Then we get to the fun part - getting used to dealing with how other people react to me OCing. That took some time. Not so much because I got a lot of negative feedback, but because I started out a bit too far over into paranoia about other people getting too close to my handgun side. I wasn't so much worried about possible gun grabs - although that did enter my mind - as I was about having to draw while being crowded in on my someone. I got over that with practice and training which included just walking about in "normal" crowds (doing my grocery shoppping, getting coffee, wandering the malls) and mentally imaging draws.

    As for the safety of your gun vis-a-vis other people (your daughter, for example). If yu keep your booger hook off the bang switch, and everybody else's too, there should be no problem. Modern handguns do not go off by themselves unless there is a rare manufacturing defect of you have Bubba'd it. Yes, a lot of folks get all in a snit about horizontal holsters because the muzzle is pointing at someone. My opinion is that as long as the holster retains the handgun securely and covers the trigger there is nothing to get worked up about. YMMV considerably.

    In closing, JMB (pbohn) designed the 1911 to be carried in condition 1 (round chambered), cocked & locked with the safety engaged. Generations have followed his wisdom with nary a mishap. Save yourself some embarassment at Starbucks (you were goping to ask the other OC-ers and not the barista, right?) and just ask them to explain the various safties on a 1911.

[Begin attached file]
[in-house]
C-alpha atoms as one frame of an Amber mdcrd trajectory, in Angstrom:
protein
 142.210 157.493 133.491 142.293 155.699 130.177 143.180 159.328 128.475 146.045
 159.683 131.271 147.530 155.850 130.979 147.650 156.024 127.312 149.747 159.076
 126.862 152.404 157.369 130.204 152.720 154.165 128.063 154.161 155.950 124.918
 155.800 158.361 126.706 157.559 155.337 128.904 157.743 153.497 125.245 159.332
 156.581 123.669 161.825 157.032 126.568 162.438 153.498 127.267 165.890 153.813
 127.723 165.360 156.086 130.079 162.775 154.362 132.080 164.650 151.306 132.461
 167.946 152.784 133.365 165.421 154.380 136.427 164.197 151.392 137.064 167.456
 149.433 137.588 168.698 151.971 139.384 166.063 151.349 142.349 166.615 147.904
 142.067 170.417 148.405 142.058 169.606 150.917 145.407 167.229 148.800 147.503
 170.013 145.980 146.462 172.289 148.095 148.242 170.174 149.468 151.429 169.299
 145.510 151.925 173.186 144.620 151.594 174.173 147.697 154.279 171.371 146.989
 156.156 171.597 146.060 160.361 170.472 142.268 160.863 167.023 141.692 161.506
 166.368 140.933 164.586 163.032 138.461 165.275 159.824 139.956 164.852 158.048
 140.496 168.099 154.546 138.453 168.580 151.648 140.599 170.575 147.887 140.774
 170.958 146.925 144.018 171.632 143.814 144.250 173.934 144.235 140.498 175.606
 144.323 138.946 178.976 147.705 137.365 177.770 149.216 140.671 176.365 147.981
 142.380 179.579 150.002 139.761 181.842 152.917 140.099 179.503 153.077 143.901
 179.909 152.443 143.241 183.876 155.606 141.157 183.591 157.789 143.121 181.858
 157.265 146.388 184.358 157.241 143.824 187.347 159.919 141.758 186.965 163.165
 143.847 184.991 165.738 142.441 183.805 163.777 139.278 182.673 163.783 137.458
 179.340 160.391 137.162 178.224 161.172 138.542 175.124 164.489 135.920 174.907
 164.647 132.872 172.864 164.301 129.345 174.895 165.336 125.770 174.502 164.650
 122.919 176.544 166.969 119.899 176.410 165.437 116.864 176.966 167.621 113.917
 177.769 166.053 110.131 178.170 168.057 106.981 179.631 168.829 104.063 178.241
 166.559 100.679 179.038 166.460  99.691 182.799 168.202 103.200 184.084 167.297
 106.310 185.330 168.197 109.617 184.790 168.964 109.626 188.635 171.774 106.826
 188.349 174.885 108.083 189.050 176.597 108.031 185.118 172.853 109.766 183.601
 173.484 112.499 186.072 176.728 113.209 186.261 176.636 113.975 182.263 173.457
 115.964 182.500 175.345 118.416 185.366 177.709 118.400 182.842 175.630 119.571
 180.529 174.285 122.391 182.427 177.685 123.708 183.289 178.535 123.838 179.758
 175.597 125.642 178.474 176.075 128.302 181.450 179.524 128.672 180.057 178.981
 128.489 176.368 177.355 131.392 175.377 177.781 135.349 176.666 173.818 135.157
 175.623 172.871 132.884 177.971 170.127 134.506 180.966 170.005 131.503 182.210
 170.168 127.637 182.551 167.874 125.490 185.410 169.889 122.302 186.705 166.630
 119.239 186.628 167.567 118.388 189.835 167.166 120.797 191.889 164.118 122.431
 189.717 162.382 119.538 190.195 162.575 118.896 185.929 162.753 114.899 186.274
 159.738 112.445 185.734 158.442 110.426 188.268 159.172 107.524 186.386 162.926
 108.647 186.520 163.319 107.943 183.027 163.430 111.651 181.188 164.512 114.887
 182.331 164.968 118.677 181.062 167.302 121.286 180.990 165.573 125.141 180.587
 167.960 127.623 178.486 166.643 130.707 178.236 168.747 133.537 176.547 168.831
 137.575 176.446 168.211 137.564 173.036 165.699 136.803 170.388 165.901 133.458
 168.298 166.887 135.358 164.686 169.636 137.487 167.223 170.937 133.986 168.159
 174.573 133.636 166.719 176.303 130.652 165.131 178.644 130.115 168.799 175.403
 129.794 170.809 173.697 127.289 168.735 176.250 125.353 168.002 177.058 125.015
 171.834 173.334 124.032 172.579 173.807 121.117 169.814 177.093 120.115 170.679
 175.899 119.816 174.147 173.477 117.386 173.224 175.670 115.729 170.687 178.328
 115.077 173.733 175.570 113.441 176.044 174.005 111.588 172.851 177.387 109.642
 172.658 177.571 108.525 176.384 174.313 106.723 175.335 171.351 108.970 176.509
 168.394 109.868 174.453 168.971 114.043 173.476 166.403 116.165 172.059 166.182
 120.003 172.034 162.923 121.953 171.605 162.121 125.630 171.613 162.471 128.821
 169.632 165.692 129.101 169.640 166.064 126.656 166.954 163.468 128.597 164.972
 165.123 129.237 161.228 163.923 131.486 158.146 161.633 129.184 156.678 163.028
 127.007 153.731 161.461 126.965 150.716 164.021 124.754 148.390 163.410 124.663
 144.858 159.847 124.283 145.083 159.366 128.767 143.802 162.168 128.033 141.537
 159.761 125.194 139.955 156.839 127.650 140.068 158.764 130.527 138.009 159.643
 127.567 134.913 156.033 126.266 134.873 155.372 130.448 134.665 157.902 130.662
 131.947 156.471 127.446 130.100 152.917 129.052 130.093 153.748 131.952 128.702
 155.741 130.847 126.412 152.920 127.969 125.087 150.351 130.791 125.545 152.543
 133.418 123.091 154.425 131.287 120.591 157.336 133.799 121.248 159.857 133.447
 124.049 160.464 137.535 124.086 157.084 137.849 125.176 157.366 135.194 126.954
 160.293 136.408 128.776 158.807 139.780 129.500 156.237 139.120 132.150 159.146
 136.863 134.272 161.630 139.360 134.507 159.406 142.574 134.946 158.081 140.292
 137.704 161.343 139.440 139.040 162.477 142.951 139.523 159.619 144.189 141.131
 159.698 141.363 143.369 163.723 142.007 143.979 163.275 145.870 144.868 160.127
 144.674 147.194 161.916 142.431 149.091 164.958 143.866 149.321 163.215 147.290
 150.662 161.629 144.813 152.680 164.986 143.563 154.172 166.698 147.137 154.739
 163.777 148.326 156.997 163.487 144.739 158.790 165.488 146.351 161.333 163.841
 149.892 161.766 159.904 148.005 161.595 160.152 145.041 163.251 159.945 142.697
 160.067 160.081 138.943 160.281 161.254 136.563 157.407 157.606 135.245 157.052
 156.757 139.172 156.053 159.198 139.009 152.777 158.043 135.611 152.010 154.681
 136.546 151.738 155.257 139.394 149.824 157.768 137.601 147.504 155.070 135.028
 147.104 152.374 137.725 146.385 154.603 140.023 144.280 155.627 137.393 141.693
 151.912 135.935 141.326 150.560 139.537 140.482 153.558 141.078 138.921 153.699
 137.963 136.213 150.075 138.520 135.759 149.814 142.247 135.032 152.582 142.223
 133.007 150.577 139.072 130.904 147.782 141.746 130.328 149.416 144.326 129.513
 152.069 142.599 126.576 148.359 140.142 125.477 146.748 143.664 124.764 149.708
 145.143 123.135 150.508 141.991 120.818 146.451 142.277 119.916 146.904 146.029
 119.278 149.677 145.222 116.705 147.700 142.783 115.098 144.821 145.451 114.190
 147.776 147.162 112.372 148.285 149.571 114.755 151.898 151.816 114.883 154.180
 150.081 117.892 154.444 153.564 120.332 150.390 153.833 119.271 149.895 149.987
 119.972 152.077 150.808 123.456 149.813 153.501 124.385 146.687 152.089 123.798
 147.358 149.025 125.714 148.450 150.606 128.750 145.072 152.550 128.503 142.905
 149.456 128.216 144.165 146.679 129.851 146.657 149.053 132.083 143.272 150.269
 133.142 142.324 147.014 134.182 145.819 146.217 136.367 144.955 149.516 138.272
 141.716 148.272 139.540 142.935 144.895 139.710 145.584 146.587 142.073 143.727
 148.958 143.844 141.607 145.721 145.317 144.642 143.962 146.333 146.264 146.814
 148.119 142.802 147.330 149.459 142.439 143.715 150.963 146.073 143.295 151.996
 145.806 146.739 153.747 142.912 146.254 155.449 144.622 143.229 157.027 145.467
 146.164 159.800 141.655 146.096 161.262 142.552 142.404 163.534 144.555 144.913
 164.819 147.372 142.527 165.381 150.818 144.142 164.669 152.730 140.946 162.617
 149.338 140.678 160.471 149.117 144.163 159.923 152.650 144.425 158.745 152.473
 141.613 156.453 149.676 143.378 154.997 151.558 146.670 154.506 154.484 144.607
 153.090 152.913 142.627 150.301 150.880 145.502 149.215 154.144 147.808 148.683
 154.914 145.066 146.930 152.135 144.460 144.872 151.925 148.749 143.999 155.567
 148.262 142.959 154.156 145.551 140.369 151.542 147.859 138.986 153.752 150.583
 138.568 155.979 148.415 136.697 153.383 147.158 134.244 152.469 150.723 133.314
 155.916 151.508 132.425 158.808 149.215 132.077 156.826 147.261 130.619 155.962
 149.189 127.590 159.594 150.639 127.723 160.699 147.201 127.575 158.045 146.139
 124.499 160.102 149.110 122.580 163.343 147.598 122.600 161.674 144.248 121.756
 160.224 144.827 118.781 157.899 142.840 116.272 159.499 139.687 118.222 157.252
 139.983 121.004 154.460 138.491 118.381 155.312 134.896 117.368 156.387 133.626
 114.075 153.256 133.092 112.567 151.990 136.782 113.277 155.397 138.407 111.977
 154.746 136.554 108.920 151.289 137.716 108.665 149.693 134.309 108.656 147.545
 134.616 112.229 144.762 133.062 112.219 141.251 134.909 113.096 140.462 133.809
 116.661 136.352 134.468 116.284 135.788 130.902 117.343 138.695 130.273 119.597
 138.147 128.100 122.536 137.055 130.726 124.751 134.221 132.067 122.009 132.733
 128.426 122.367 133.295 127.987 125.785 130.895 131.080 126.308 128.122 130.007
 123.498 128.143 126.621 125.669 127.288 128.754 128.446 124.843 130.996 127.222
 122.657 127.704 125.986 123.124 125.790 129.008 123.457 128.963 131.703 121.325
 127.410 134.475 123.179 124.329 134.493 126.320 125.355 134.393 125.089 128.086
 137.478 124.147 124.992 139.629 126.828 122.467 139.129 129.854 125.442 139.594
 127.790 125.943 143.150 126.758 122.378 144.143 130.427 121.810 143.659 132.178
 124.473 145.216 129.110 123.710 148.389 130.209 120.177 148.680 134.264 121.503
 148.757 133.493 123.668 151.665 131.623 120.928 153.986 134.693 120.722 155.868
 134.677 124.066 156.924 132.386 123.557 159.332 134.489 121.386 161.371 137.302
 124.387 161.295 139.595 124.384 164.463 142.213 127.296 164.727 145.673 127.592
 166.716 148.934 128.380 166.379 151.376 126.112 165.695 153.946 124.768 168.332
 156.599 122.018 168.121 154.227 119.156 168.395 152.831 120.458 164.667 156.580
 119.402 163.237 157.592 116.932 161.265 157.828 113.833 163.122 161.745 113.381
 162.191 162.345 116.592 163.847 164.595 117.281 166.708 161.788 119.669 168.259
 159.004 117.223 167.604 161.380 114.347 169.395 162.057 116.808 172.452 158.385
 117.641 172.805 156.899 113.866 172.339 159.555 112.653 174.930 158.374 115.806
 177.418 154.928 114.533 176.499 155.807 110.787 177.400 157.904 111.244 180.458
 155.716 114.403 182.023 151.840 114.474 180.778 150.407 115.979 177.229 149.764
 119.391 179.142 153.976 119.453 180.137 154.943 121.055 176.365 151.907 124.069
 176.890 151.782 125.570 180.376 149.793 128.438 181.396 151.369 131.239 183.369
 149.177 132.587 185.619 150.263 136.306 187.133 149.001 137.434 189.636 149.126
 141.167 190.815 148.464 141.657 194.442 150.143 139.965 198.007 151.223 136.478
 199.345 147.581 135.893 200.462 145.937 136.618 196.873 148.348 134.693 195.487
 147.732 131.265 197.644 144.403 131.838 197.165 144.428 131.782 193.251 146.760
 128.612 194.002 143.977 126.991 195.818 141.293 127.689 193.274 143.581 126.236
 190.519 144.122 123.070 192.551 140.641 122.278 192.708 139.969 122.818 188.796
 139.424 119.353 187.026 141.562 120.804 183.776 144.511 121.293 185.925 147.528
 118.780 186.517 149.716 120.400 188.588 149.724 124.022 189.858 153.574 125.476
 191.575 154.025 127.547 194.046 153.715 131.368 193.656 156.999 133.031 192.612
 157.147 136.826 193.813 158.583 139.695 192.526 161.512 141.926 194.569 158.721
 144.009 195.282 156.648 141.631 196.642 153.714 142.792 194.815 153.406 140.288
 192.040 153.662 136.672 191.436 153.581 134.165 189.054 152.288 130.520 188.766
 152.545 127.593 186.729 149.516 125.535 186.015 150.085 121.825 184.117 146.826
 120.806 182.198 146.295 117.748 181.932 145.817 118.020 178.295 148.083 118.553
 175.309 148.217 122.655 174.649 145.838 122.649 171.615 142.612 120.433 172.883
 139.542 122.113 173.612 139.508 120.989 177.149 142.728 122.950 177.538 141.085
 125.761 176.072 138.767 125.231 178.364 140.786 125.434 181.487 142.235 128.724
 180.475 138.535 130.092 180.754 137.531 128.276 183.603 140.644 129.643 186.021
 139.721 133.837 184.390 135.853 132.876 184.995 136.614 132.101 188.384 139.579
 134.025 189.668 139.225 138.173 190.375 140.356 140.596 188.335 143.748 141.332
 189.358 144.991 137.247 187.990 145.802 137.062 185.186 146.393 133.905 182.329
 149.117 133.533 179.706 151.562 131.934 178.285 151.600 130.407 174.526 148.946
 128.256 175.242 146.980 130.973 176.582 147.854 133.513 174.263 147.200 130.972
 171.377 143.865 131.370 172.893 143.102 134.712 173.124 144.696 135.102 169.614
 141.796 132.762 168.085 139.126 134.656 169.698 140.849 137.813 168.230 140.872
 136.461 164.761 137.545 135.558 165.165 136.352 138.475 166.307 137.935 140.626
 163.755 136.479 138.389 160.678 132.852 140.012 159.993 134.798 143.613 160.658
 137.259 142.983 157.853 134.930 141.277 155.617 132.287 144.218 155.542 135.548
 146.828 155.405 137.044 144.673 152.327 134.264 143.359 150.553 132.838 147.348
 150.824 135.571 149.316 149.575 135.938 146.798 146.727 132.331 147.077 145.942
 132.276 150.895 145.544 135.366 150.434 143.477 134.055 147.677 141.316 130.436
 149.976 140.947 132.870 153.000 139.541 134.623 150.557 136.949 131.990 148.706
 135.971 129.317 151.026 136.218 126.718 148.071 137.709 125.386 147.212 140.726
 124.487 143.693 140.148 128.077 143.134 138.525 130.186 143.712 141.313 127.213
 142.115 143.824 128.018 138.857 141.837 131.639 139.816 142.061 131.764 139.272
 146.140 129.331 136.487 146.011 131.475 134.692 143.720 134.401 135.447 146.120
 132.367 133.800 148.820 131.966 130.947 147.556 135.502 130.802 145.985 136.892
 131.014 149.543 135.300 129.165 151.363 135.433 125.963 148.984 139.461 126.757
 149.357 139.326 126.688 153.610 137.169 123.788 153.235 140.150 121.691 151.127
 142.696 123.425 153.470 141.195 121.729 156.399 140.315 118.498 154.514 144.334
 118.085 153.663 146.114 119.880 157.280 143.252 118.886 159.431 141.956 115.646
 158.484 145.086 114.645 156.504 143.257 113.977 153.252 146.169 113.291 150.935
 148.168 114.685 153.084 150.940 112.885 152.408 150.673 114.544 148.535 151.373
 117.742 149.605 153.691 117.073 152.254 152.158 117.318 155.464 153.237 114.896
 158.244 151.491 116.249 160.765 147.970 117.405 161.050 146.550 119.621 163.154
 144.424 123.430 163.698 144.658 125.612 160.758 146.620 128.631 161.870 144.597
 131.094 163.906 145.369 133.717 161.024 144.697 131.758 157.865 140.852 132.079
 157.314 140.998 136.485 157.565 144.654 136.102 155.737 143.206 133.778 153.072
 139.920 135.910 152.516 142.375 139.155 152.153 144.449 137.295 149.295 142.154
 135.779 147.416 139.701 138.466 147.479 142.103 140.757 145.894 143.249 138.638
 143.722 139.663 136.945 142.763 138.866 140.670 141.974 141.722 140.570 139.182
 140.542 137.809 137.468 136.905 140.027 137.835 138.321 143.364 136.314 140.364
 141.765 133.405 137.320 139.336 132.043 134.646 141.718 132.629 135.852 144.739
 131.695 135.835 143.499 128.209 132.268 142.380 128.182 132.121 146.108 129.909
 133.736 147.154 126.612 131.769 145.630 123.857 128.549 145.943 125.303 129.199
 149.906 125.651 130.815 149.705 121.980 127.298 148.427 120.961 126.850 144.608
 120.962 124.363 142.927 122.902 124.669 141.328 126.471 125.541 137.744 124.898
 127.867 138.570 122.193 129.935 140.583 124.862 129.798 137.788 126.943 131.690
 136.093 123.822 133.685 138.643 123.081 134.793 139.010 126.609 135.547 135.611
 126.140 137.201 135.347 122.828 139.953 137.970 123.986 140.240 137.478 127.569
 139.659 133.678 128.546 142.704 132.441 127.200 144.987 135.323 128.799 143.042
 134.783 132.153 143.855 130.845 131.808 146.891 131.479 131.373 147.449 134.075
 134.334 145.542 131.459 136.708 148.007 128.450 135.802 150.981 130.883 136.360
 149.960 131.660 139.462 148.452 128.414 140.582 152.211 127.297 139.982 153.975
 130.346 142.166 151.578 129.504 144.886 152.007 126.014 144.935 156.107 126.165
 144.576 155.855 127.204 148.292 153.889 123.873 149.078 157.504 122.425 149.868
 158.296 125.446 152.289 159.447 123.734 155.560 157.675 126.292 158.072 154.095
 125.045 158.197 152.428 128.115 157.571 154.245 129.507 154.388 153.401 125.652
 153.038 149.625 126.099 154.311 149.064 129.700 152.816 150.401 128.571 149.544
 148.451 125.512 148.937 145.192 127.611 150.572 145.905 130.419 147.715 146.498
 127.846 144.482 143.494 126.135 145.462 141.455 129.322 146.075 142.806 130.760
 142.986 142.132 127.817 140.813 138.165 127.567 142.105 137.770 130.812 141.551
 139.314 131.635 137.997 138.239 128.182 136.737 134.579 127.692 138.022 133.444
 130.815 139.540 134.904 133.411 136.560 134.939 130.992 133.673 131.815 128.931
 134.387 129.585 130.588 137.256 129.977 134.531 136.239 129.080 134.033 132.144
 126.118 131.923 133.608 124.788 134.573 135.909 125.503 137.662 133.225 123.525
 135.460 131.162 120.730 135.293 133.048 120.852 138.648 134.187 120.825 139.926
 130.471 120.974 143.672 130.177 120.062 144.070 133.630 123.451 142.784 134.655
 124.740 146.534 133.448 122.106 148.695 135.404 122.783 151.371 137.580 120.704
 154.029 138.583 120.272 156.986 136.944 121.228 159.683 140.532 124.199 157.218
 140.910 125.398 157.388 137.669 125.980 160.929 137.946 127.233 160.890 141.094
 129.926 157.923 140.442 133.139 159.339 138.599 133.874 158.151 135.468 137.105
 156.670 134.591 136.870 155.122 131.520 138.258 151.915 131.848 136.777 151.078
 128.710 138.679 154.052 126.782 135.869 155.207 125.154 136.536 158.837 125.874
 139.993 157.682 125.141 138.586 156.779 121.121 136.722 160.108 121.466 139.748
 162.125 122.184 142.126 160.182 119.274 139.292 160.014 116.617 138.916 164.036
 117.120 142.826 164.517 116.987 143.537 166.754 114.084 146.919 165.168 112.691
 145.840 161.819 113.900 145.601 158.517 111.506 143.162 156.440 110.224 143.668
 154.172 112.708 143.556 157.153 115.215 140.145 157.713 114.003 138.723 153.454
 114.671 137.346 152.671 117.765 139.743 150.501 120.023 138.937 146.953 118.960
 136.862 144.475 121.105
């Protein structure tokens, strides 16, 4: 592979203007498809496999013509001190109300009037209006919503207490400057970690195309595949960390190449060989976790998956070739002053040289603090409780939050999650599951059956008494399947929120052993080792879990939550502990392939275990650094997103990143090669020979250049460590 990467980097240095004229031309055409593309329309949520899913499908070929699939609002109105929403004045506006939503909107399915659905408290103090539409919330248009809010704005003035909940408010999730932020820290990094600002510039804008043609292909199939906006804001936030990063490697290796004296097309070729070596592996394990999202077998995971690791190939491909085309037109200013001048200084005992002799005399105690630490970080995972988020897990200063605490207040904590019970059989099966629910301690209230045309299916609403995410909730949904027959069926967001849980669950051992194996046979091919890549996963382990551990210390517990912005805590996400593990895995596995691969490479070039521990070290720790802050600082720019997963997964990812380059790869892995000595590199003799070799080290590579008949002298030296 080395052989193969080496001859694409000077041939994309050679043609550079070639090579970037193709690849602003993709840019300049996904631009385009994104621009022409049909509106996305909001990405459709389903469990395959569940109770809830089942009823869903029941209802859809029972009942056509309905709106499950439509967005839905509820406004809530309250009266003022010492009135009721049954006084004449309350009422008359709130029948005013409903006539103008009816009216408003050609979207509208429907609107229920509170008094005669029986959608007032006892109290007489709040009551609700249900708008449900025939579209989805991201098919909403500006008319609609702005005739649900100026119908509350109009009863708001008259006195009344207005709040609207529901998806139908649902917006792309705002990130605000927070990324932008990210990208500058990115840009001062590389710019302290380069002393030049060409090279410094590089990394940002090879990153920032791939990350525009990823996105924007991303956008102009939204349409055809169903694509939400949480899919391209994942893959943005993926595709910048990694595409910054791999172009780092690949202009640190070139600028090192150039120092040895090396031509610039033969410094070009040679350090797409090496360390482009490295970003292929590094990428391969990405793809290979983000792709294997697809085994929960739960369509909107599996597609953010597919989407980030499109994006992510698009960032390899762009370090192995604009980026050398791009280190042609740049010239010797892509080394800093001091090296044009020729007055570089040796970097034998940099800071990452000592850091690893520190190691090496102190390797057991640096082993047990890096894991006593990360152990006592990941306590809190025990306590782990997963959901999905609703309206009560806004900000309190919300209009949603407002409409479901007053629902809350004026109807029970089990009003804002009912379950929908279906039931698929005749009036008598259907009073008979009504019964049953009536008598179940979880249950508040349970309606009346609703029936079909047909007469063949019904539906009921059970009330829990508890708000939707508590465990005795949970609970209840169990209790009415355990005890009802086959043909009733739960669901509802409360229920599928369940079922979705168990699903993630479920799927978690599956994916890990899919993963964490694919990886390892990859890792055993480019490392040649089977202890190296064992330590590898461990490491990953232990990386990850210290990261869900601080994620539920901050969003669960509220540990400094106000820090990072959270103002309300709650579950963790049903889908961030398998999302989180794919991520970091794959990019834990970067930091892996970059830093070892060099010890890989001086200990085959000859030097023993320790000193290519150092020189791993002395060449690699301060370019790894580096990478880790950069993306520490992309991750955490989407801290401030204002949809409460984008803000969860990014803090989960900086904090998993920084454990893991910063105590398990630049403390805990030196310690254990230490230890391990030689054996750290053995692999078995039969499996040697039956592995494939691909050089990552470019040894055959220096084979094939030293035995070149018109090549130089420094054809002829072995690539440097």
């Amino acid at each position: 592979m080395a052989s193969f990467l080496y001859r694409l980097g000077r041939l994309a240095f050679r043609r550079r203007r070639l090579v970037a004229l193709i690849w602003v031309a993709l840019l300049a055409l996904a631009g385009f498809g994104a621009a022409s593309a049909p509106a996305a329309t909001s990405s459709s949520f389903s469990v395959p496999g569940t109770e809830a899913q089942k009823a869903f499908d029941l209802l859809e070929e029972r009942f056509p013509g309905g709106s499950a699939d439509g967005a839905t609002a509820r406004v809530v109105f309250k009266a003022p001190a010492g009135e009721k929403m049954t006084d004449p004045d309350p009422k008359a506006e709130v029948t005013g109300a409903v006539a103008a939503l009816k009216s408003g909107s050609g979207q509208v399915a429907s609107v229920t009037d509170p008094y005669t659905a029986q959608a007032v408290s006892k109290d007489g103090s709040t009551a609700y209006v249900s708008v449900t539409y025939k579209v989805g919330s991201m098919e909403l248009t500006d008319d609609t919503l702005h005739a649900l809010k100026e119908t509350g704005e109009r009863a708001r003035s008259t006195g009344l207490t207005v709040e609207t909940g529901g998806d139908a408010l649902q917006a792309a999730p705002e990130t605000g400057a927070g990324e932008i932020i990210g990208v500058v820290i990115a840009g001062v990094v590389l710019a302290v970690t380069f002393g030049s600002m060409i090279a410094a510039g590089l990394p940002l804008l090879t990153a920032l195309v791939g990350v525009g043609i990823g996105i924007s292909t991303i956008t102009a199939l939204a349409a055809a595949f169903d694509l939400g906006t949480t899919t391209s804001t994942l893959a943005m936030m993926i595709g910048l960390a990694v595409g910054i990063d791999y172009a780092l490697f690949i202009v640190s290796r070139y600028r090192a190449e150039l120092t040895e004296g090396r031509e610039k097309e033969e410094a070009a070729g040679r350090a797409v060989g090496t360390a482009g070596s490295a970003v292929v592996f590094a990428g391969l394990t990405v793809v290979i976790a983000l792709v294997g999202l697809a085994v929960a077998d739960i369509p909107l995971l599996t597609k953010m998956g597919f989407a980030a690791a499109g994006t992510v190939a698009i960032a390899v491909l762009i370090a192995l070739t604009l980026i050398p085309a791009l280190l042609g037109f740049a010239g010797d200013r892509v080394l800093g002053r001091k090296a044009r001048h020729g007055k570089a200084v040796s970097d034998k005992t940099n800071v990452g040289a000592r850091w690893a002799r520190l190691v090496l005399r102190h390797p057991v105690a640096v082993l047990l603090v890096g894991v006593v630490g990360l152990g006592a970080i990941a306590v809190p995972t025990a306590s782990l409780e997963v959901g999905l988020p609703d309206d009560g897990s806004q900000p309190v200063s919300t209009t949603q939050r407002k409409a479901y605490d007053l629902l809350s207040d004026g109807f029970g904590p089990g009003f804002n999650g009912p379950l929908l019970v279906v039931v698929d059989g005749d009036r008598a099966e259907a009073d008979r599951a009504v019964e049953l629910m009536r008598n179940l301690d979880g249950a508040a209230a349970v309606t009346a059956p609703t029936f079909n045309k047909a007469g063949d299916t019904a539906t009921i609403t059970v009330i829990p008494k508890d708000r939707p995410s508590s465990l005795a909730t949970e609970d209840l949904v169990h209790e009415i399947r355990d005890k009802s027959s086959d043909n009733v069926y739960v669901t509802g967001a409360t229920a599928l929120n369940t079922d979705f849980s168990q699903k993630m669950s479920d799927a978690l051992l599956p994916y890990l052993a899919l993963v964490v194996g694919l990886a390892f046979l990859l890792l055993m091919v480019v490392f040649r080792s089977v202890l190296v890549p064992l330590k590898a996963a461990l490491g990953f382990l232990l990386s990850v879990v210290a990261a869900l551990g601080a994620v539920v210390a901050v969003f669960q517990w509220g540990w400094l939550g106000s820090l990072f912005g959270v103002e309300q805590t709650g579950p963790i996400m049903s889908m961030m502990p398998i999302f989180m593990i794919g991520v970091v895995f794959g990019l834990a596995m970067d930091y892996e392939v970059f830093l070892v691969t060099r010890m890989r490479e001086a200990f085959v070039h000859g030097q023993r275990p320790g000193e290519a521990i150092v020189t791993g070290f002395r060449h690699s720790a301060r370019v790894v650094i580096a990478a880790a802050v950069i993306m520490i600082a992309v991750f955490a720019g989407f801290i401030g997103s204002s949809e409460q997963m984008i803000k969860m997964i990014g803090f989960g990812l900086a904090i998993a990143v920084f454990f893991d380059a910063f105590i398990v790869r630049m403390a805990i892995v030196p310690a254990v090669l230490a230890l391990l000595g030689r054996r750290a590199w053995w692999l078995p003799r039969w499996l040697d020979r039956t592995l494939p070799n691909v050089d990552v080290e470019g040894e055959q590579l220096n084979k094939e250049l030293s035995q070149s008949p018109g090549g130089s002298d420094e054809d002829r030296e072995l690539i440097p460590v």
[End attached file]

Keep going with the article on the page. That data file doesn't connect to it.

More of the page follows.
stay safe.

  3. #3
    Campaign Veteran since9's Avatar
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    Quote Originally Posted by Goose View Post
    From a relatively new OCer,
    I just wanted to post a question. When did you finally feel "comfortable" with your decision to carry?
    I'd love to achieve such "status." Instead, each time I'm out open carrying I am brought to the reality that this should not be necessary! People should be nice to one another! We should care for one another, treat one another with dignity and respect. Take care of our young, those who are less fortunate, as well as our elderly!

    Two weeks ago I built two ramps so that one of my Mom's friends who is suffering from MS could navigate her way into my parent's home without impediment in a special wheelchair. On a test run last week, she was able to navigate her way in and out without impediment - mission accomplished.

    If you want to know what "makes me tick," that's what makes me tick. She never made the party. She's still alive, but was in the hospital with a serious infection during the party.